Winning the Middle Class
I happened across “The Party’s Problem,” by Ramesh Ponnuru (December 3), while browsing online articles about the recent election.
I am a lifelong liberal Democrat (68-year-old Caucasian male) who voted for Obama, and I think that this piece was one of the most intelligent and perceptive pieces of thinking I’ve read about the political situation in the United States. Mr. Ponnuru nails the reality that many pols seem to miss — that middle-class people don’t mind entrepreneurs’ becoming wealthy, and do expect even lower-class citizens to work for a dollar, but also want government to help middle-class citizens have the opportunity to make a living, raise a family, and enjoy a few perks such as a vacation or a decent car. A lot of GOP rhetoric suggests to middle-class voters that the GOP wants to take away college loans, Social Security, etc.
I would pay keen attention to a right-centrist Republican candidate who had a reasonable plan for helping the middle class and who vowed to keep government out of my private life.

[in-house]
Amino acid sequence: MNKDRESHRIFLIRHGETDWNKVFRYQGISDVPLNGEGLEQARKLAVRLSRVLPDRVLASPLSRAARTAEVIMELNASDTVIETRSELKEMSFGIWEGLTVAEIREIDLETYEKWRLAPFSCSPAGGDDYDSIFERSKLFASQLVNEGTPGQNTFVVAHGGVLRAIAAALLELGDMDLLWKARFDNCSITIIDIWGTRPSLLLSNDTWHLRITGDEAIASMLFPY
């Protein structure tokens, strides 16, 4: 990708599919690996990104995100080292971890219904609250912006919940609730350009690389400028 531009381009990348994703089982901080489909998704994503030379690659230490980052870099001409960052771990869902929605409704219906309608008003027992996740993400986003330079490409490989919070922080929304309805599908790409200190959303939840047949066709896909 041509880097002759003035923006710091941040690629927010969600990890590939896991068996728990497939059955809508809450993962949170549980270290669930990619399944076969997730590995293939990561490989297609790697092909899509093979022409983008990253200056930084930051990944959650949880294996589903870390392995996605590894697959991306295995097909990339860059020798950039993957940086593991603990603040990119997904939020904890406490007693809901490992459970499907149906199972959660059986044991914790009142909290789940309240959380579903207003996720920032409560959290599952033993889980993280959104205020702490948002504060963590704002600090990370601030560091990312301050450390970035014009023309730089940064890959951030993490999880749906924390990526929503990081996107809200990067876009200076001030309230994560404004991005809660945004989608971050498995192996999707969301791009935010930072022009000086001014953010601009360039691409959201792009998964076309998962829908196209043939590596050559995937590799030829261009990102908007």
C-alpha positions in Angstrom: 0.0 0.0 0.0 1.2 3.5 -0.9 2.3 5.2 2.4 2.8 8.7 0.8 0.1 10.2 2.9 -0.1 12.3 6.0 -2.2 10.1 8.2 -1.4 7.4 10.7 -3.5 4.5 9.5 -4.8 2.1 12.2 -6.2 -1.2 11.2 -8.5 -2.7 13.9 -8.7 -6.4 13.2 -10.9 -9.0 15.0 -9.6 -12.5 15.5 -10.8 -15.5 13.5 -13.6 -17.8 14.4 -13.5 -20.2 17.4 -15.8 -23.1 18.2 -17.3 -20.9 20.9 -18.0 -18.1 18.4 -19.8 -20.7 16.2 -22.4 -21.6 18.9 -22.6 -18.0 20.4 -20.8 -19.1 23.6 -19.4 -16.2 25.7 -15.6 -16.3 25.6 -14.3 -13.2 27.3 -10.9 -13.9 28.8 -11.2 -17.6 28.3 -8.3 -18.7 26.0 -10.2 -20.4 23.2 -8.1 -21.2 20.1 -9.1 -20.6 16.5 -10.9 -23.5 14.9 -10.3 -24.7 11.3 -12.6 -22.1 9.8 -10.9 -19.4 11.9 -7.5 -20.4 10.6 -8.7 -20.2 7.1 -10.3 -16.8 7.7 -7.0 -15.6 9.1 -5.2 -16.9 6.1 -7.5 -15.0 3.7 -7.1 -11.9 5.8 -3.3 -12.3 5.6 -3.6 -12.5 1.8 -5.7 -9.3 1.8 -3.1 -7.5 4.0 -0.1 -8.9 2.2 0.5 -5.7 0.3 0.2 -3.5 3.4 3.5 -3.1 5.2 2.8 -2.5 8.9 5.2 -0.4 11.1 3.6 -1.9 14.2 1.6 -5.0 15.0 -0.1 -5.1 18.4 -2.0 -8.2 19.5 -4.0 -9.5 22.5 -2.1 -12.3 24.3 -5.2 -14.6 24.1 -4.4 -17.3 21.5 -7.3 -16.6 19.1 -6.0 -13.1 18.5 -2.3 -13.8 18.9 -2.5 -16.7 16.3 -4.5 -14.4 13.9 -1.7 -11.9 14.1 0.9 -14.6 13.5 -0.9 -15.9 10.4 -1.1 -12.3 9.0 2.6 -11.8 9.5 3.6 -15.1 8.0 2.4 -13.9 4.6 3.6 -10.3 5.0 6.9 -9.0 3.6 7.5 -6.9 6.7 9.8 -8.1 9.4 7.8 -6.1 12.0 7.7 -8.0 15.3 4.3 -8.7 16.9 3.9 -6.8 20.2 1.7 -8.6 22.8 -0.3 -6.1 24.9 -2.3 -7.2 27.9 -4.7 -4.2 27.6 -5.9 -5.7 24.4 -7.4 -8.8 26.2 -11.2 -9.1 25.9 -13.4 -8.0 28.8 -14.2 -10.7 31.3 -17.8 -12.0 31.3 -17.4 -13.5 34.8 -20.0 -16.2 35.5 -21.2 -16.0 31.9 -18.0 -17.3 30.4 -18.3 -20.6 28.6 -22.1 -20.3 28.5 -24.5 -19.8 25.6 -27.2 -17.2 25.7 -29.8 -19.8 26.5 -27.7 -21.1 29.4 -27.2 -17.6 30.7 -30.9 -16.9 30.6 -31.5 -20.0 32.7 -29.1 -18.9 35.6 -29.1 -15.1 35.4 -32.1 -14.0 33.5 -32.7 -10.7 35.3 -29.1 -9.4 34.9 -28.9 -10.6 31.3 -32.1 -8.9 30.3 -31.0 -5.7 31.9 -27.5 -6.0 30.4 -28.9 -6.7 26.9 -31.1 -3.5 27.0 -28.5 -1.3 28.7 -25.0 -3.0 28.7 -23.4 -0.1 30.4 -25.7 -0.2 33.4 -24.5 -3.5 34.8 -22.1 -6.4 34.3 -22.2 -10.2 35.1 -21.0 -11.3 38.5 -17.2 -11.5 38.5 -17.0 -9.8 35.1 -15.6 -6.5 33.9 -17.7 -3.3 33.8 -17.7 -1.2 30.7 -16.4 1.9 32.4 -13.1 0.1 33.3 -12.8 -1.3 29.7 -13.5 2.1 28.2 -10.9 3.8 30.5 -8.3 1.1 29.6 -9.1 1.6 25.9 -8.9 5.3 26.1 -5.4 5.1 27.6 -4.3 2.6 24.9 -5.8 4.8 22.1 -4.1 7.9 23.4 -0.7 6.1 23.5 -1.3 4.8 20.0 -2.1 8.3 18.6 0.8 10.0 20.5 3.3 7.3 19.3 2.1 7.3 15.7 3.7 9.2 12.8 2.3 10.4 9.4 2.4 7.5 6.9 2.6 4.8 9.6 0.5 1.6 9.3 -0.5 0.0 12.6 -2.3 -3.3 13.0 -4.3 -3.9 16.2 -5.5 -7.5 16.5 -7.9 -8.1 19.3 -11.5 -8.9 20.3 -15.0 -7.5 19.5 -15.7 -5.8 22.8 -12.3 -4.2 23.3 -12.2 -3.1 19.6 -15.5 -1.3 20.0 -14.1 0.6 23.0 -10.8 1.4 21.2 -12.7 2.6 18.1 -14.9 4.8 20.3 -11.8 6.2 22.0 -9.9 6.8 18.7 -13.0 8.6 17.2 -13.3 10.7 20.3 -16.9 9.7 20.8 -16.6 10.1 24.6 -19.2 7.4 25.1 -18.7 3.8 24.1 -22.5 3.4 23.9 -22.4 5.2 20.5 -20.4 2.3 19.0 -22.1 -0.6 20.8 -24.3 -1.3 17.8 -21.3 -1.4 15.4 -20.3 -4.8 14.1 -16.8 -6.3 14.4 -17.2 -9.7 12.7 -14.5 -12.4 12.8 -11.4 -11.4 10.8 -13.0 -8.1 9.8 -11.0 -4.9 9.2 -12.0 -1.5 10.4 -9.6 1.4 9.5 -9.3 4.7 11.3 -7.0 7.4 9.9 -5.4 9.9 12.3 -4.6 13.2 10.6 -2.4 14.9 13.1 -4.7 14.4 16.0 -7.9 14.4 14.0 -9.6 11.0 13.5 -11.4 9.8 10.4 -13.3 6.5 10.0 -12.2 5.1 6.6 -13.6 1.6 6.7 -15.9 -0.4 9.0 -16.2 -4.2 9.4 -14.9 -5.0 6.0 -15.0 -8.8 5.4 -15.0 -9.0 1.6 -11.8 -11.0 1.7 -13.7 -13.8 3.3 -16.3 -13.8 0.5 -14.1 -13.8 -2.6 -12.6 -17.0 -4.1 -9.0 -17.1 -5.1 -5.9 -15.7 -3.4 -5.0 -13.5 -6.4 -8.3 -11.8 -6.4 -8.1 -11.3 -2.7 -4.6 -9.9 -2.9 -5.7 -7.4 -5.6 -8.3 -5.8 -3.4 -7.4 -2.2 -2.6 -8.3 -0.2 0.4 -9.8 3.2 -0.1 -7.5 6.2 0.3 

My compliments to Mr. Ponnuru for a refreshing read.
Not a Permanent Loss
NR’s editors certainly get it right when they say, “Conservatives suffered a terrible defeat on November 6, and there is no point pretending otherwise” (“Learning from Defeat,” December 3). We are well advised to double down, fight harder, pick our candidates better, and make our case more effectively.
But Democrats are rather premature in suggesting that conservatives should return to their role of loyal opposition. A win is a win, as Democrats well know, but their 2012 victories are weak as water. Republicans still control the House, meaning they have the power, if only they have the courage, to defund Obamacare. Thirty of the 50 governors are Republicans, and a majority of state legislatures are Republican.
President Obama’s 2012 reelection was unusual. About 7 percent fewer people voted for him in 2012 than voted for him in 2008. Only FDR came close to this feat, dropping about 6 percent between his third and fourth elections. Also, of presidents running for reelection, 17 have won; only nine have lost. Since Andrew Jackson, winners of a second term have always won a higher percentage of the popular vote than they did the first time.
The election is over, but the battle for control of the federal government is not.